Formatting a PageAPA provides writers with a consistent format they can use every time they write. Consistency helps authors organize their arguments or research efficiently. From the information on the title page to the headers that divide information in the discussion, each section has a predetermined format. APA formatting also helps authors organize ideas along the same lines that researchers use, with a spin-off benefit: When you’re familiar with the different parts of APA, you’ll find it easier to read the resources you find in the library. All APA-formatted papers -- from the papers you turn in for class to papers published in journals -- contain most, if not all, of the following parts, always in the same order:
- Title page
- Review of the literature
Using Sources (and avoiding plagiarism)To plagiarize something is to use someone else’s idea or direct quote as your own without properly citing the original source. Protect yourself from suspicion or allegation of plagiarism by using the APA citation basics below:
- In-text citations, when used in a paper and on the References page, should always match. Keep in mind that both in-text and reference citations should start with the same author’s name. If no author is named, the title of the work should come first.
- In-text citations should be used anytime you use information from a source, even if you paraphrase or summarize it in your own words.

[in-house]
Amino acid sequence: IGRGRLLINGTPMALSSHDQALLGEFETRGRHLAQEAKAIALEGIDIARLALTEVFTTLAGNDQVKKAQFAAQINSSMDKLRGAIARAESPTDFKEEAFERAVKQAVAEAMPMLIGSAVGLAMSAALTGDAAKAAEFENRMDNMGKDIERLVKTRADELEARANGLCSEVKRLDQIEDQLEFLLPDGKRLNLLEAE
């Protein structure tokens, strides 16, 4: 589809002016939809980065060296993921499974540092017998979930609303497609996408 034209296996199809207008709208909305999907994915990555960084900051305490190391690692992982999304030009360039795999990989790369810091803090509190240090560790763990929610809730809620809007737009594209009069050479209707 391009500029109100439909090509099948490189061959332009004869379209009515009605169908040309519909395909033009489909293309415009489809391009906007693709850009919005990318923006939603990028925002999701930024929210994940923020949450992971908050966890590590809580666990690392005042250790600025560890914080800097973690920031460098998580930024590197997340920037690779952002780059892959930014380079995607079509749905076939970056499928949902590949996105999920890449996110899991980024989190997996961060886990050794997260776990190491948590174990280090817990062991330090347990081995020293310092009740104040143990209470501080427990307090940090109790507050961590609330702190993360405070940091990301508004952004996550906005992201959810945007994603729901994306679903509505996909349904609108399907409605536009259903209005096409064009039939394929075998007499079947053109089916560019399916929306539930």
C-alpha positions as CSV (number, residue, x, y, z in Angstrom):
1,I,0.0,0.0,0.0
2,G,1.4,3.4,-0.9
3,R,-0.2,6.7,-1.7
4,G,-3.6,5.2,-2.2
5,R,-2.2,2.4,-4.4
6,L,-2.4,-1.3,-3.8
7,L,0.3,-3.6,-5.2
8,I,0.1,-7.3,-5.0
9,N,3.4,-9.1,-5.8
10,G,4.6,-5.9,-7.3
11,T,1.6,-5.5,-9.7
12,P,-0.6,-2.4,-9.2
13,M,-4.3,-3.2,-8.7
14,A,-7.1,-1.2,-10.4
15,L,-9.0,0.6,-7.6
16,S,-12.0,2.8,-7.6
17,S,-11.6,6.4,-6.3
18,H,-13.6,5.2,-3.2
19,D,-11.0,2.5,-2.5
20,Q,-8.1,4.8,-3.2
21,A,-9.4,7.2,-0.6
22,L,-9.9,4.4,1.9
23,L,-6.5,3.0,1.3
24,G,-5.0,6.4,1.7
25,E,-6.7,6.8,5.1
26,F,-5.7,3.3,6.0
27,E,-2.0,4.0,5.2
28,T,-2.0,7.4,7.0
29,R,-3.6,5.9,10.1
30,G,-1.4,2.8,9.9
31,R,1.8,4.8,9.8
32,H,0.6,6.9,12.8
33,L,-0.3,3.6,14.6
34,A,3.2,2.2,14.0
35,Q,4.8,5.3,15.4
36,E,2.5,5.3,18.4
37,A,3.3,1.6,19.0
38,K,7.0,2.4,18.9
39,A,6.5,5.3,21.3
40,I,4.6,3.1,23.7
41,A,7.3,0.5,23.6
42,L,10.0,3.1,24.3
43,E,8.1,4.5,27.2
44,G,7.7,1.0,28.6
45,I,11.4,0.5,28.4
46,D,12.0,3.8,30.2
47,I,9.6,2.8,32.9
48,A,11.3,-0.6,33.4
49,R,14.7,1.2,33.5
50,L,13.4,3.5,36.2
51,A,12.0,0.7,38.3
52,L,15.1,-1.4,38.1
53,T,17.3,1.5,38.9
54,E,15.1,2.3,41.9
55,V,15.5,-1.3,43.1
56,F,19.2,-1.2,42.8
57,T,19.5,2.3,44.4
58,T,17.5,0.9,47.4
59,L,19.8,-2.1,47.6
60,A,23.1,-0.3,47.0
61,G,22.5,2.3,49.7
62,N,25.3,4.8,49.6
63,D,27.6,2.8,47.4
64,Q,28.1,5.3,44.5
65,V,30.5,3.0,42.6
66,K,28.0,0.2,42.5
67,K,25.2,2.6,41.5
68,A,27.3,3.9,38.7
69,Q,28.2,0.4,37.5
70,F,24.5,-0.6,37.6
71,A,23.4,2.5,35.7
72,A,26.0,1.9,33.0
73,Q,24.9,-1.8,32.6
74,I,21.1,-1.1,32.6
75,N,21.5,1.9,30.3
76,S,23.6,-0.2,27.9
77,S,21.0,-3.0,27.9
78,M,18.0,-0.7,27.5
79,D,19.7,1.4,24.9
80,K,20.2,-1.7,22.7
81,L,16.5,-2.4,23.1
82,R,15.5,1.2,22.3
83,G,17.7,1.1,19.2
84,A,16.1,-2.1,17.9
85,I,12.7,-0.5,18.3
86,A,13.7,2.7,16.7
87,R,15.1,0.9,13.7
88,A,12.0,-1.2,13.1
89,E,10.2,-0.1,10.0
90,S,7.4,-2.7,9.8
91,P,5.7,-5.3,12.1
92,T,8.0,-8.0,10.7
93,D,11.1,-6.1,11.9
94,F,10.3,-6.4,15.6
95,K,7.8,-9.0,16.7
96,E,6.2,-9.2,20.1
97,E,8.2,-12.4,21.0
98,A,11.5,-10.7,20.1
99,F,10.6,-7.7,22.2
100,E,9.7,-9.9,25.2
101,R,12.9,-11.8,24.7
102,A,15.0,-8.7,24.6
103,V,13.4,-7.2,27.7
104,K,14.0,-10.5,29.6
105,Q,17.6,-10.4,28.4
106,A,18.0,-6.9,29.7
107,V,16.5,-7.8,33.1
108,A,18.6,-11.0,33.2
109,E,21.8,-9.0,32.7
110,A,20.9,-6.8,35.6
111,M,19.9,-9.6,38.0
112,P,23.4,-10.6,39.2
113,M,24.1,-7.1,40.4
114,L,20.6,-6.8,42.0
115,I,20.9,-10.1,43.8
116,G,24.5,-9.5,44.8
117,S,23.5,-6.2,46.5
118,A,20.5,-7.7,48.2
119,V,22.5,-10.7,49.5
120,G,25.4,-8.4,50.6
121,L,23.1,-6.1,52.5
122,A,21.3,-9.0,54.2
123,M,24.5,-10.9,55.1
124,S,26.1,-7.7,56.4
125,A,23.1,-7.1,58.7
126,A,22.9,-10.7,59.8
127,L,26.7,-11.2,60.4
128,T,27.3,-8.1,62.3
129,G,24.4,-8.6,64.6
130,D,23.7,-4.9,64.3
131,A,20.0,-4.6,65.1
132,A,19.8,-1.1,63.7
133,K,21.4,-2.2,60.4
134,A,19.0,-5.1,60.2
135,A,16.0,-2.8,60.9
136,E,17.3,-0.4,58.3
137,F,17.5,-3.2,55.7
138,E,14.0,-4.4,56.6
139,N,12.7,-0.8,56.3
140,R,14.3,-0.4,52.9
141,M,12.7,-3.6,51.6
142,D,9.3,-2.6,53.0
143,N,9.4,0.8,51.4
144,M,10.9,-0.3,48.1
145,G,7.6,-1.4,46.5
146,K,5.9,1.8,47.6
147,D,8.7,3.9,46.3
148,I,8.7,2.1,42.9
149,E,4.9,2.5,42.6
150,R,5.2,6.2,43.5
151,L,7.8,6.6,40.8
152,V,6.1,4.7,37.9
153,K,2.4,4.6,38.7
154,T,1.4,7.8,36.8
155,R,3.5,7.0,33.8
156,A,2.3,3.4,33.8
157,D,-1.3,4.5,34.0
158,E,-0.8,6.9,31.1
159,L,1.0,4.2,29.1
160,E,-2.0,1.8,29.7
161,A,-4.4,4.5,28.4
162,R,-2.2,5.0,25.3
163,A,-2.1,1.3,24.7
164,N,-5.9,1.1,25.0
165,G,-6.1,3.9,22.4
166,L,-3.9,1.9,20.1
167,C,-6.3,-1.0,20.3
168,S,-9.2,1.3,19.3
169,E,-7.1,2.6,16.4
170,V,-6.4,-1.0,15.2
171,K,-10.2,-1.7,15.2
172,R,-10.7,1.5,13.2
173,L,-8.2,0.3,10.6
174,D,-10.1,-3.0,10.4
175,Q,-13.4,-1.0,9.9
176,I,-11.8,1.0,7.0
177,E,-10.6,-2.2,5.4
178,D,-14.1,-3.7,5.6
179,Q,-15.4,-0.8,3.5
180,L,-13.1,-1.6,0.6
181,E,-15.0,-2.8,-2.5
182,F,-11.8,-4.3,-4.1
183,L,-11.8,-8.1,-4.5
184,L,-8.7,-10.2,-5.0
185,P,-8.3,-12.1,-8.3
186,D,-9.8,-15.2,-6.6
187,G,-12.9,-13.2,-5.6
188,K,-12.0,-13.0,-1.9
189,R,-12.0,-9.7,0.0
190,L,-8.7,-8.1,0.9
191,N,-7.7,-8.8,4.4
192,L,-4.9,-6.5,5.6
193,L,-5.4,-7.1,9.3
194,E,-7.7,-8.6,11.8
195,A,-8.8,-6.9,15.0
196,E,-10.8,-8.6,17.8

- Direct quotations are a special case. Anytime you take three or more consecutive words from a source, put quotation marks around those words and add the in-text citation and page number.
Credibility as a WriterWriting in solid APA format gives you credibility because of the format’s association with the publication. When your paper is in perfect APA format, and your instructor or reviewer can look at your References page and see authoritative sources cited correctly, you’ve proven that you can “speak” the language of academia. Using the APA language gives your ideas the credibility necessary to be taken seriously.
“If I have seen further it is by standing on the shoulders of Giants.” - Sir Issac Newton, discoverer of the Laws of Gravity, 5 February 1675Further, if you pursue publication, APA citations allow your readers to cross-reference your sources easily. Any work of academic writing is based on the ideas that other people have shared through publication, and people working together in a field want to understand the origins of ideas.